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    Find more tips on how to minimize distractions to achieve more in How to Minimize Distraction to Get Things Done

    13. Track Your Time Spent

    When you start to track your time, you’re more aware of how you spend your time. For example, you can set a simple countdown timer to make sure that you finish a task within a period of time, say 30 minutes or 1 hour. The time pressure can push you to stay focused and work more efficiently.

    You can find more time tracking apps here and pick one that works for you.

    14. Don’t Fuss About Unimportant Details

    You’re never get everything done in exactly the way you want. Trying to do so is being ineffective.

    Trying to be perfect does you more harm than good, learn here about how perfectionism kills your productivity and how to ditch the perfectionism mindset.

    15. Prioritize

    Since you can’t do everything, learn to prioritize the important and let go of the rest.

    Apply the 80/20 principle which is a key principle in prioritization. You can also take up this technique to prioritize everything on your plate: How to Prioritize Right in 10 Minutes and Work 10X Faster

    16. Delegate

    If there are things that can be better done by others or things that are not so important, consider delegating. This takes a load off and you can focus on the important tasks.

    When you delegate some of your work, you free up your time and achieve more. Learn about how to effectively delegate works in this guide: How to Delegate Work (the Definitive Guide for Successful Leaders)

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    17. Batch Similar Tasks Together

    For related work, batch them together.

    For example, my work can be categorized into these core groups:

    1. writing (articles, my upcoming book)
    2. coaching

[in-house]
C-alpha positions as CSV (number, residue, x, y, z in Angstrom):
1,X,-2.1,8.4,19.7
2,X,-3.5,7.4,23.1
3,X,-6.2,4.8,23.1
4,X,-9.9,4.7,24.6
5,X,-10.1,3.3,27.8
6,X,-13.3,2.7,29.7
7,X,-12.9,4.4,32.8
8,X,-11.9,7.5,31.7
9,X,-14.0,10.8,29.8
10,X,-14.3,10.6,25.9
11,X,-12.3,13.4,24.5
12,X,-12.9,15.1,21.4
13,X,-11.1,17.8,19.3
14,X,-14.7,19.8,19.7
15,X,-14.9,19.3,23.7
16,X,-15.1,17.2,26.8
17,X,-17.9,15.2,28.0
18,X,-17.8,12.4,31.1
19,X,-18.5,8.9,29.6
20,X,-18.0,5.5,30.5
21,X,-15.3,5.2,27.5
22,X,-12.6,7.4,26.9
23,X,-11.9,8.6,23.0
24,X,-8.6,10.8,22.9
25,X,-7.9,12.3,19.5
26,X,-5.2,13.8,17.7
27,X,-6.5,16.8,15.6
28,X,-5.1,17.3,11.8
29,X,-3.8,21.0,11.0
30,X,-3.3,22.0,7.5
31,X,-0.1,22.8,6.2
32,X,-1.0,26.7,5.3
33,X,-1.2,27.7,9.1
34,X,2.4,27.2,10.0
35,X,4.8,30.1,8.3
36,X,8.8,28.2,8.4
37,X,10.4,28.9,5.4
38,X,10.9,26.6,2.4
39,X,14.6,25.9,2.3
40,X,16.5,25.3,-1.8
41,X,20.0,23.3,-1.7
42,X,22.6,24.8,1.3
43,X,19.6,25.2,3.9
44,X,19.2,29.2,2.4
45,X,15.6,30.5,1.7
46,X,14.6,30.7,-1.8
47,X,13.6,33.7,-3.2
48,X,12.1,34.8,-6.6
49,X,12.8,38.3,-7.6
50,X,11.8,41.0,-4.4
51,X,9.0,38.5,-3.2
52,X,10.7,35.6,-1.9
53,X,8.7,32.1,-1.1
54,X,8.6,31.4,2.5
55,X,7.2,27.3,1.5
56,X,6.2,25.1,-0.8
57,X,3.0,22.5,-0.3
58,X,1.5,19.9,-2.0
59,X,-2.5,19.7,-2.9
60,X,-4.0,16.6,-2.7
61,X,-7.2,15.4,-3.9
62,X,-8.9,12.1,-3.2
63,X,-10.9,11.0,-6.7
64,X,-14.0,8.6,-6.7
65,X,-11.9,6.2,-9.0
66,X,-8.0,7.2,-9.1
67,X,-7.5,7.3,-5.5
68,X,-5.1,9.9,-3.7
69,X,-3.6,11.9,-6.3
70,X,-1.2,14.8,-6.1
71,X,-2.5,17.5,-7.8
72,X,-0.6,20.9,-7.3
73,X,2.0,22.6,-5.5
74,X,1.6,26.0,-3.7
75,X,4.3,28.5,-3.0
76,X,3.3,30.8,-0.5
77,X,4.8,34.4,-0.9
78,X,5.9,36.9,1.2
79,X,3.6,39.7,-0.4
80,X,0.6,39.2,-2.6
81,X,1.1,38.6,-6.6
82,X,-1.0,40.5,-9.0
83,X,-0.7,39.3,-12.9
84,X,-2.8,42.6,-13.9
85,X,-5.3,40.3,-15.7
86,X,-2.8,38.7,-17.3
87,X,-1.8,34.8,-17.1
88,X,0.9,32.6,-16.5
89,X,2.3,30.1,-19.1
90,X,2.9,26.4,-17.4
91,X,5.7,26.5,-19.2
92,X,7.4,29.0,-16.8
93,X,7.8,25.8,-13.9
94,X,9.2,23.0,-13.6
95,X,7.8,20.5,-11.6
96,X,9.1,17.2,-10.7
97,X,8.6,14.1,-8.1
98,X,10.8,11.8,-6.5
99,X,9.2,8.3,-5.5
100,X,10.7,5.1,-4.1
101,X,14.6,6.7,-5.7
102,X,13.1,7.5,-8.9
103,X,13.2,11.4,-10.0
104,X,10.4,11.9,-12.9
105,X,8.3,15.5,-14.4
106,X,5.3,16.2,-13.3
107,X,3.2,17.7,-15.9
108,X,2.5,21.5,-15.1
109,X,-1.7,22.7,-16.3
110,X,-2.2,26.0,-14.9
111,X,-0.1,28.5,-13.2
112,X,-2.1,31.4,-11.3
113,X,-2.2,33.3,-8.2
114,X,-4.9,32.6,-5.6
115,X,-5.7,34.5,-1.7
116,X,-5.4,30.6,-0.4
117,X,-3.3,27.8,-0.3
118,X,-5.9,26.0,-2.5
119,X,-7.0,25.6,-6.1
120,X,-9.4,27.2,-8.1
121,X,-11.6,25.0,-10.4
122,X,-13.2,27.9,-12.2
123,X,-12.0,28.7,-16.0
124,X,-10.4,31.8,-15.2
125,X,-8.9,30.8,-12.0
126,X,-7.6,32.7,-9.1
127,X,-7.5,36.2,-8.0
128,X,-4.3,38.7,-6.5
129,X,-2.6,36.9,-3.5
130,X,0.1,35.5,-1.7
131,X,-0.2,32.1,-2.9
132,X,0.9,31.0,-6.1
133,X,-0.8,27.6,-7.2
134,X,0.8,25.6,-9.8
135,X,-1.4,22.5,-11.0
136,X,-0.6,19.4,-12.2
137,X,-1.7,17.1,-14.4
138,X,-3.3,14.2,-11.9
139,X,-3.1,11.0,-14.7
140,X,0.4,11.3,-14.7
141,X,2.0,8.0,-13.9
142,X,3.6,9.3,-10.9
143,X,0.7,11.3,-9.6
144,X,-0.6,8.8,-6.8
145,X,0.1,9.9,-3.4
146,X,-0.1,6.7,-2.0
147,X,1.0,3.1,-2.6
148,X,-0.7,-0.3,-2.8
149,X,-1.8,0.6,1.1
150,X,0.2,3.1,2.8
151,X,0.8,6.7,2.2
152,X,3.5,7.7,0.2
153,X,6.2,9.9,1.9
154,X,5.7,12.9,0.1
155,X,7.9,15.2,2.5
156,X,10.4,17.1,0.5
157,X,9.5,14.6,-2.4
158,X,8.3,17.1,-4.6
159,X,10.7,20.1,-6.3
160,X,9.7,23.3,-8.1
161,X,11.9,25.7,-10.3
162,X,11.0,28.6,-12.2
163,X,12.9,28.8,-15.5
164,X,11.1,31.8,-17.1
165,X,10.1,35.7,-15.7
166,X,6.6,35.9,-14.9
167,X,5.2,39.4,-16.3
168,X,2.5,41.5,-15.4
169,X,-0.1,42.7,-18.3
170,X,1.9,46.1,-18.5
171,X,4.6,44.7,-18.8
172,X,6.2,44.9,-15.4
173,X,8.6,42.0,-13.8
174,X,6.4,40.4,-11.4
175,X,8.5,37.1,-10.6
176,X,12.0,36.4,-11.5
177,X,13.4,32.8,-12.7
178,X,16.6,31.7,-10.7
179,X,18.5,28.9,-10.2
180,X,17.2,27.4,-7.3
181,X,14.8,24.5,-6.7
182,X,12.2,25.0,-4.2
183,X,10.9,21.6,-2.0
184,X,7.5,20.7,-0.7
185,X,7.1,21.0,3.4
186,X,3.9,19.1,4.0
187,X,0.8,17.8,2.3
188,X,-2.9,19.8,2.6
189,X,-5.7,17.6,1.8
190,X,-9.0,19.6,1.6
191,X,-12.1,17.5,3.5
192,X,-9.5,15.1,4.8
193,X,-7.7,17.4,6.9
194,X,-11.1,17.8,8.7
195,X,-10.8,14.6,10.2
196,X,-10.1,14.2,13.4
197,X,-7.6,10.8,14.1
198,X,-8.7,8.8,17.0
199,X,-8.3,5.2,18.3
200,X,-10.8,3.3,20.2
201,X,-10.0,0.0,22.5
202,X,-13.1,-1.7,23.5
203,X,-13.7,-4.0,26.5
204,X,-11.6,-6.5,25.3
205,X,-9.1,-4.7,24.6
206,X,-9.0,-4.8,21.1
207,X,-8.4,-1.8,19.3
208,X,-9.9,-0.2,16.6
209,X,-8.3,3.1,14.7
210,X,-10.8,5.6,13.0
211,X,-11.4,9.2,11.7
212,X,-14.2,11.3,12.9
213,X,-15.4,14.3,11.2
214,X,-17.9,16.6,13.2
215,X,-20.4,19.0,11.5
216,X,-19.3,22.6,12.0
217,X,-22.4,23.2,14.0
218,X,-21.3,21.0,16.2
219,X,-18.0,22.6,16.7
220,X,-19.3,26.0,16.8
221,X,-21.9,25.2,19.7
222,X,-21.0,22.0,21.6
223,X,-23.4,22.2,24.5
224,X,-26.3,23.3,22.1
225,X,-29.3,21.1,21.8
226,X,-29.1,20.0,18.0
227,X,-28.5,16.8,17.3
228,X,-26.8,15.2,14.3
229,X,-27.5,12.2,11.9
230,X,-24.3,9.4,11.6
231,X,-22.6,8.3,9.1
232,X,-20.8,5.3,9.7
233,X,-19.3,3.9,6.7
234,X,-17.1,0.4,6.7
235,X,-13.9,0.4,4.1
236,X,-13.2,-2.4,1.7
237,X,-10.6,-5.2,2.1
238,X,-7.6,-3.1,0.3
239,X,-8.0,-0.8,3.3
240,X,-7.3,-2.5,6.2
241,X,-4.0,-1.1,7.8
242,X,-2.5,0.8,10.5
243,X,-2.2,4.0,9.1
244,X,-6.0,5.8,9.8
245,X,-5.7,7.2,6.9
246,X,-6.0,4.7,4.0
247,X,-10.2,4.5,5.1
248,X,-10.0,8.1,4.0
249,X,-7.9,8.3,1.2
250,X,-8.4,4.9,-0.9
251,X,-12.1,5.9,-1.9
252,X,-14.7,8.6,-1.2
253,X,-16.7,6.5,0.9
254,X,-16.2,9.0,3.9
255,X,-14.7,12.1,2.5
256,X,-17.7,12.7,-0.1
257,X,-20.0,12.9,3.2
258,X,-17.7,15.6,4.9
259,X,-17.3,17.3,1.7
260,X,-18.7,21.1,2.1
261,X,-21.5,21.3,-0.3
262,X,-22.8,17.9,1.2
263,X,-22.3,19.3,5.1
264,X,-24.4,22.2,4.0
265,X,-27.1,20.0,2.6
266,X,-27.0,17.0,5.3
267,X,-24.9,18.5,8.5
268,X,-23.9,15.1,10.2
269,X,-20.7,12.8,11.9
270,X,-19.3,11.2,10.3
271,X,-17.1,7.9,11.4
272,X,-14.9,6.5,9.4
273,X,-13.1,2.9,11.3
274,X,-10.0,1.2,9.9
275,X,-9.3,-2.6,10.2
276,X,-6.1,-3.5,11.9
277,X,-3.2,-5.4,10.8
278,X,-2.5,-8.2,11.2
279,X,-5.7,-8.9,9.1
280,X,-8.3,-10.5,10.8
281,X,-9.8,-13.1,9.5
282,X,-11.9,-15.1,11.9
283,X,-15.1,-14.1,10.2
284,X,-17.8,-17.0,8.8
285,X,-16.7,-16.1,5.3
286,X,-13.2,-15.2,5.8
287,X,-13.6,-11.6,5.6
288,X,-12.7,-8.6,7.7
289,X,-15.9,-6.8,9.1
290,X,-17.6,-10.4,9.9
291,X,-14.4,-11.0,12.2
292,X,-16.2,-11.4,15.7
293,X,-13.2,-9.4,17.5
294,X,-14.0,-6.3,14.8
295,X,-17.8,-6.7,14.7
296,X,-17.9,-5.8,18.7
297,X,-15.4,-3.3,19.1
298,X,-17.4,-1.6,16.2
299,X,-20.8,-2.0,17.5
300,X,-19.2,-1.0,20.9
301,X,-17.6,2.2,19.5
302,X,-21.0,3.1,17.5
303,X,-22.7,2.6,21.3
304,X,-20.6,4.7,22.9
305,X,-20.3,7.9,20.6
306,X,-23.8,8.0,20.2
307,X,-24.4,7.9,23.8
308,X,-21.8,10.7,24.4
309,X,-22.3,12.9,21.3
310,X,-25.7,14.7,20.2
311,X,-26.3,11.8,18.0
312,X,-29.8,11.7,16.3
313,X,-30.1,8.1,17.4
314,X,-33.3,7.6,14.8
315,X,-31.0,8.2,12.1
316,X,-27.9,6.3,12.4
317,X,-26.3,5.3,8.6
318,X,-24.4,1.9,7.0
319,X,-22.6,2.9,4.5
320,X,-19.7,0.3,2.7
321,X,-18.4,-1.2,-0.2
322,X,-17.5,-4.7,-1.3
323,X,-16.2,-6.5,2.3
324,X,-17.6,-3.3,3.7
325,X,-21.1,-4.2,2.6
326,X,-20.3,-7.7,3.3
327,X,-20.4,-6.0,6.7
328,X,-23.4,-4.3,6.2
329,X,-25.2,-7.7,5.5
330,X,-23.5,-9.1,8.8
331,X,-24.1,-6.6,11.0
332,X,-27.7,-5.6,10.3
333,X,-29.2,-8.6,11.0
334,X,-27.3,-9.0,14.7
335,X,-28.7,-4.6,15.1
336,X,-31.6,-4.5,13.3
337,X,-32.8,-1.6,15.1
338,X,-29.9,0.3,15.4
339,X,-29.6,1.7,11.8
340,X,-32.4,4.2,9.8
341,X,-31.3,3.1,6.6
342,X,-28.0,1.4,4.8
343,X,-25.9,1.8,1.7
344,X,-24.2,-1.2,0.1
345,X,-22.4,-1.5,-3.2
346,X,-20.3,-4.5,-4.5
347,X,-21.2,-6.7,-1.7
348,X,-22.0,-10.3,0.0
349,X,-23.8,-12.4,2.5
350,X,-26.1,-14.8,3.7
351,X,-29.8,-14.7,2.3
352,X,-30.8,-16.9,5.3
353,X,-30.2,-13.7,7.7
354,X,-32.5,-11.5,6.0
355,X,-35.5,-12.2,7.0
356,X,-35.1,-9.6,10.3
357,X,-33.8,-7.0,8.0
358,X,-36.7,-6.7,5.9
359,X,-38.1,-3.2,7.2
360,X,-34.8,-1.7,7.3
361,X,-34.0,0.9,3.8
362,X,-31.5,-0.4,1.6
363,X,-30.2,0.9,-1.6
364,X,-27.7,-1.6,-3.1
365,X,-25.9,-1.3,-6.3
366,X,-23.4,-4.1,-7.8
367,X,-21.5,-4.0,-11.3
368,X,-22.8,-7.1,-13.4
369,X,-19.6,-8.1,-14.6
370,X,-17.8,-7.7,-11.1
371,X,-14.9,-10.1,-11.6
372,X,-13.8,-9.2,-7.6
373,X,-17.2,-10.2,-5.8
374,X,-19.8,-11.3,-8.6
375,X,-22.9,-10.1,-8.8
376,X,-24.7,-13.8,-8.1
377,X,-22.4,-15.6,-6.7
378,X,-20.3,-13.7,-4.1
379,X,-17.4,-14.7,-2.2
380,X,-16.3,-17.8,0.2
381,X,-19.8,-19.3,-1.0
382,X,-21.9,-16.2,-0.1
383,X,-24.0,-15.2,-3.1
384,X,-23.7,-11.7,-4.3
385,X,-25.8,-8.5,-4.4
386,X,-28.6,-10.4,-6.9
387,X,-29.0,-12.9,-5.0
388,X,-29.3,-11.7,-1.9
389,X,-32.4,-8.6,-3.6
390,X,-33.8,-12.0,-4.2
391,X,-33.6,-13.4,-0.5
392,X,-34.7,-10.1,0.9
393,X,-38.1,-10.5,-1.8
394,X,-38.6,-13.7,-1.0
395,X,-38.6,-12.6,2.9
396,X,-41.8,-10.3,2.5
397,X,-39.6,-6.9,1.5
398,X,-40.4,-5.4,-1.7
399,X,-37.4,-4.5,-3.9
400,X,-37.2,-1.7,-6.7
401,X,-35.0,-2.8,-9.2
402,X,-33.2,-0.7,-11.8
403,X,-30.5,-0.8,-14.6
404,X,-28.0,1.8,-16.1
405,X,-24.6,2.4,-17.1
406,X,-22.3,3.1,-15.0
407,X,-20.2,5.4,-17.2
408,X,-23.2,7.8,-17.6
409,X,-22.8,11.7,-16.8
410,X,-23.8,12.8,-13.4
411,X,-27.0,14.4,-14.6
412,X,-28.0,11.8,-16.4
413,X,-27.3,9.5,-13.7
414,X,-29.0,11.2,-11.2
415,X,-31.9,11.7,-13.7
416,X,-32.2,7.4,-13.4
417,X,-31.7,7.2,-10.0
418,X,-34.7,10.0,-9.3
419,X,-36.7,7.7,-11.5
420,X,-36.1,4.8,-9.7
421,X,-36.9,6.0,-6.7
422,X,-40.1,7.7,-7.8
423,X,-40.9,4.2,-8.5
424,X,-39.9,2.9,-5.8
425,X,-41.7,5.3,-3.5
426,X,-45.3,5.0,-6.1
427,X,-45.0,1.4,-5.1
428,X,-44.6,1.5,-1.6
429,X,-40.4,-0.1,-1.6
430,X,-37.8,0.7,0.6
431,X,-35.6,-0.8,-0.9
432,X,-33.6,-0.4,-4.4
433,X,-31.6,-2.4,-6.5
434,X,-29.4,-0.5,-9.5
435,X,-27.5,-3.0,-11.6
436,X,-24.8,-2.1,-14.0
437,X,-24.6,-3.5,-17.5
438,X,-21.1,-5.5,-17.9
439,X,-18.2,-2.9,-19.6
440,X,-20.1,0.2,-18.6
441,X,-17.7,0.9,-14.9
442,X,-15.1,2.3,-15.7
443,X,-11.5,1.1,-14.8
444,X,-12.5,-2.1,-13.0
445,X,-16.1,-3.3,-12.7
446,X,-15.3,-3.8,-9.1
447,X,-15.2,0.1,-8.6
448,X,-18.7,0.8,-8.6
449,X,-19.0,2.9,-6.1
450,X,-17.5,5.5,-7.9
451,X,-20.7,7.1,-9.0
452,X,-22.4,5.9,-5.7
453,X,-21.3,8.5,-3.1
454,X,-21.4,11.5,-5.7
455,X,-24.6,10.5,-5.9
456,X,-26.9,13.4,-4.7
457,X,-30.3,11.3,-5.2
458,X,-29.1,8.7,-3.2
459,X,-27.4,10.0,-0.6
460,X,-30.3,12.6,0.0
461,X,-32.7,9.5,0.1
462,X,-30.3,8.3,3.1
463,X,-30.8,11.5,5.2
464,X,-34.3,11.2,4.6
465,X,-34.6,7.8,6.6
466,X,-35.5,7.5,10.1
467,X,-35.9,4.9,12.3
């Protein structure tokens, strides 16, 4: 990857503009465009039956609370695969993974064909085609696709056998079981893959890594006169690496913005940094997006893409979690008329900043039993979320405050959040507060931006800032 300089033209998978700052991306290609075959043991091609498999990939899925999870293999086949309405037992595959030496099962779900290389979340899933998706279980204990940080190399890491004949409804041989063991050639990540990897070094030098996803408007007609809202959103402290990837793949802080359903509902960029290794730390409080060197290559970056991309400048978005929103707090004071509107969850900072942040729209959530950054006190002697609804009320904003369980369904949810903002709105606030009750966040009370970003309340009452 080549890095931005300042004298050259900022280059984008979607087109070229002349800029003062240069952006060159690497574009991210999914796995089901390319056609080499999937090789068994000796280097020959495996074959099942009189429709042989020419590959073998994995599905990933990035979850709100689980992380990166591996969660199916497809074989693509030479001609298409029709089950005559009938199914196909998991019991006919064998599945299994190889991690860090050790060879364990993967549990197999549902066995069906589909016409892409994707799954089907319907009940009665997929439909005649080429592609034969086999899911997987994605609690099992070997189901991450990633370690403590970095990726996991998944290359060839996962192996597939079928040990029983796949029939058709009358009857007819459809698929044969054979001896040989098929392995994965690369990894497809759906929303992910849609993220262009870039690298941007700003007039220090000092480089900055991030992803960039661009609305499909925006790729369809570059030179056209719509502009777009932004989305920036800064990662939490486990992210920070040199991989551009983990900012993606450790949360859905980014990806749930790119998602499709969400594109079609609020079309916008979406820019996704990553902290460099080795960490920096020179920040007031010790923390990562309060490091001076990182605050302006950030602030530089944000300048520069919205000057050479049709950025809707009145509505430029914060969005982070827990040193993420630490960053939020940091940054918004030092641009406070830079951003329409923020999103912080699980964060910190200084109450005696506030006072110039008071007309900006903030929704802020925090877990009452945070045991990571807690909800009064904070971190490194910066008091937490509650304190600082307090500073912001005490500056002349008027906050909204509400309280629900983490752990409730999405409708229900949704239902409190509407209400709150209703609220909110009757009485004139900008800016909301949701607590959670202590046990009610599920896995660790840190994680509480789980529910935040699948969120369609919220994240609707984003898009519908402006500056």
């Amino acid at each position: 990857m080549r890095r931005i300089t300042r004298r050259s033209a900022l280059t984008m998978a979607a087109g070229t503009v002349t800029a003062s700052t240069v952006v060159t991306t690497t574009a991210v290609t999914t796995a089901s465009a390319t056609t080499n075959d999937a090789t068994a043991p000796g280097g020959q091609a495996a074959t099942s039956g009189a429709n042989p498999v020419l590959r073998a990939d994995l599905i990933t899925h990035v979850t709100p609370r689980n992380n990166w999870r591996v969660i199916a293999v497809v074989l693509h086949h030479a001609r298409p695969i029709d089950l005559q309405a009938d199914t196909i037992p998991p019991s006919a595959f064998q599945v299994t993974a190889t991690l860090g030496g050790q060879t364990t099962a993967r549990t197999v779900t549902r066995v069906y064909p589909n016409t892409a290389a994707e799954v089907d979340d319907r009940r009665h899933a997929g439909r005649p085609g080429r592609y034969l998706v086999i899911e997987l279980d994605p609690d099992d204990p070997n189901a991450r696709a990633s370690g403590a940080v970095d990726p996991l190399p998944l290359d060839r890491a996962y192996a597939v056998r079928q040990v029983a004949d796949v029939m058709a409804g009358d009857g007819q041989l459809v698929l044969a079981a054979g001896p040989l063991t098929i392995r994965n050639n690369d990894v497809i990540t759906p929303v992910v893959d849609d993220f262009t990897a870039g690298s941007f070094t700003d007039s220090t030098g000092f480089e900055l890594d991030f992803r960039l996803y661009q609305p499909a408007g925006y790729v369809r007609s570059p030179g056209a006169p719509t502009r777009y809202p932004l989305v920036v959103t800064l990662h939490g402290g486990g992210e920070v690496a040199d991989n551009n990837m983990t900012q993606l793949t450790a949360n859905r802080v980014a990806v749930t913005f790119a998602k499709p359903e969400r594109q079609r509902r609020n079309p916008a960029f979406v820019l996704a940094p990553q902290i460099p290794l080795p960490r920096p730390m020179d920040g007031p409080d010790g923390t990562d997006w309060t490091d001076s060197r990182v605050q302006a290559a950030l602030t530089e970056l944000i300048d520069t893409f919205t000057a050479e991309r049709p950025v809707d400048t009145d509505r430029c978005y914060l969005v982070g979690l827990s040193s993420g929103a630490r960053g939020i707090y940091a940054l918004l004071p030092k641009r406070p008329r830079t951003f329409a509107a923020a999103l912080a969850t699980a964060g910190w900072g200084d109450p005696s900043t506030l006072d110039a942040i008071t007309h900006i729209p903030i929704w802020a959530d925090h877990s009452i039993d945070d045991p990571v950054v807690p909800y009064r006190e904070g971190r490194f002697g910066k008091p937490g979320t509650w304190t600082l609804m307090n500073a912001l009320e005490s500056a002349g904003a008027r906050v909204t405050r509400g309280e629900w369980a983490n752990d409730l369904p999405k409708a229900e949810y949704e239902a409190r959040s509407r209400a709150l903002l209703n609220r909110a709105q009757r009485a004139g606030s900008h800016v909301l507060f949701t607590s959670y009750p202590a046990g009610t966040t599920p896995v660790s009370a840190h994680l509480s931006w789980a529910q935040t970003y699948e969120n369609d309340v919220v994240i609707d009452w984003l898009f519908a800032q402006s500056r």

3. workshop development
    4. business development
    5. administrative

    I batch all the related tasks together so there’s synergy. If I need to make calls, I allocate a time slot to make all my calls. It really streamlines the process.

    18. Eliminate Your Time Wasters

    What takes your time away your work? Facebook? Twitter? Email checking? Stop checking them so often.

    One thing you can do is make it hard to check them – remove them from your browser quick links / bookmarks and stuff them in a hard to access bookmarks folder. Replace your browser bookmarks with important work-related sites.

    While you’ll still checking FB/Twitter no doubt, you’ll find it’s a lower frequency than before.

    19. Cut off When You Need To

    The number one reason why things overrun is because you don’t cut off when you have to.

    Don’t be afraid to intercept in meetings or draw a line to cut-off. Otherwise, there’s never going to be an end and you’ll just eat into the time for later.

    20. Leave Buffer Time In-Between

    Don’t pack everything closely together. Leave a 5-10 minute buffer time in between each tasks. This helps you wrap up the previous task and start off on the next one.

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    Featured photo credit: Unsplash via unsplash.com